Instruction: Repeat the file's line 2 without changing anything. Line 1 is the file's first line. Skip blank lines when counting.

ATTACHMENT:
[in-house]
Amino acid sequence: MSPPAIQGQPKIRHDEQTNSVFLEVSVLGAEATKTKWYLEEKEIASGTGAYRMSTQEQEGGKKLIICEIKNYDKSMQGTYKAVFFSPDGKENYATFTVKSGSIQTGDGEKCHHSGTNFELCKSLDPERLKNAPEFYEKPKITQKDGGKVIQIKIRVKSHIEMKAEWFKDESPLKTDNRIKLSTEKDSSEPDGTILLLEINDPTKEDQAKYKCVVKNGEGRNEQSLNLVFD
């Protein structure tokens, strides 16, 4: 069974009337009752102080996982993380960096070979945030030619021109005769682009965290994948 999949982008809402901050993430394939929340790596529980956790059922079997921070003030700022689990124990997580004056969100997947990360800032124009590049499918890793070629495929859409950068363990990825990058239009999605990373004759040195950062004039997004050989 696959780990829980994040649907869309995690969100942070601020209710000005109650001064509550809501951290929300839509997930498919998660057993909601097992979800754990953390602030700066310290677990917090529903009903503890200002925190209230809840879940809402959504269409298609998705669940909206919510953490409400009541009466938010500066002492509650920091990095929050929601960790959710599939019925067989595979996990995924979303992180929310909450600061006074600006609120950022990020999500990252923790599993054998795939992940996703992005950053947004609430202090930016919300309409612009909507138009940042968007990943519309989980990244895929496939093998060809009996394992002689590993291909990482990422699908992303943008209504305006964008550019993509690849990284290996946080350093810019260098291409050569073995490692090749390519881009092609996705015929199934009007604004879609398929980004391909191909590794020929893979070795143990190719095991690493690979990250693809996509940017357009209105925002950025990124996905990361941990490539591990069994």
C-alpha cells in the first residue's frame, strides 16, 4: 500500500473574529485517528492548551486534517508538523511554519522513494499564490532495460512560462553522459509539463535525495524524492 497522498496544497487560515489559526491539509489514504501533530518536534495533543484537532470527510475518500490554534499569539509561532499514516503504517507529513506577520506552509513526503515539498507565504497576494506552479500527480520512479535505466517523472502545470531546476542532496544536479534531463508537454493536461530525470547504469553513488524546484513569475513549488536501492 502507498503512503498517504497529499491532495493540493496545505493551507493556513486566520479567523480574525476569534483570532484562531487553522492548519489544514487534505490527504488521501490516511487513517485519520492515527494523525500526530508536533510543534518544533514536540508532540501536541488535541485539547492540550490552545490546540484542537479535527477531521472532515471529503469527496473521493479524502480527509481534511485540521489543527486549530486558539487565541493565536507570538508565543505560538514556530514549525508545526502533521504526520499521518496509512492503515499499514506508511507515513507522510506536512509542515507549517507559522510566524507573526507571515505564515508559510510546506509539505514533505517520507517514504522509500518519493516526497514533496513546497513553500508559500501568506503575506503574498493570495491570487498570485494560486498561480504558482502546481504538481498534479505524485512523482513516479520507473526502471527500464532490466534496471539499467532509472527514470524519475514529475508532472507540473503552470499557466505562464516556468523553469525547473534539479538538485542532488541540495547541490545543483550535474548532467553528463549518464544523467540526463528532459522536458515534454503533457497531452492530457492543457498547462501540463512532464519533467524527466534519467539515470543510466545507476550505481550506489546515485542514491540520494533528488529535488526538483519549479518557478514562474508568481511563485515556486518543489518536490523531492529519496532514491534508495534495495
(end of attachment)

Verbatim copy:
Amino acid sequence: MSPPAIQGQPKIRHDEQTNSVFLEVSVLGAEATKTKWYLEEKEIASGTGAYRMSTQEQEGGKKLIICEIKNYDKSMQGTYKAVFFSPDGKENYATFTVKSGSIQTGDGEKCHHSGTNFELCKSLDPERLKNAPEFYEKPKITQKDGGKVIQIKIRVKSHIEMKAEWFKDESPLKTDNRIKLSTEKDSSEPDGTILLLEINDPTKEDQAKYKCVVKNGEGRNEQSLNLVFD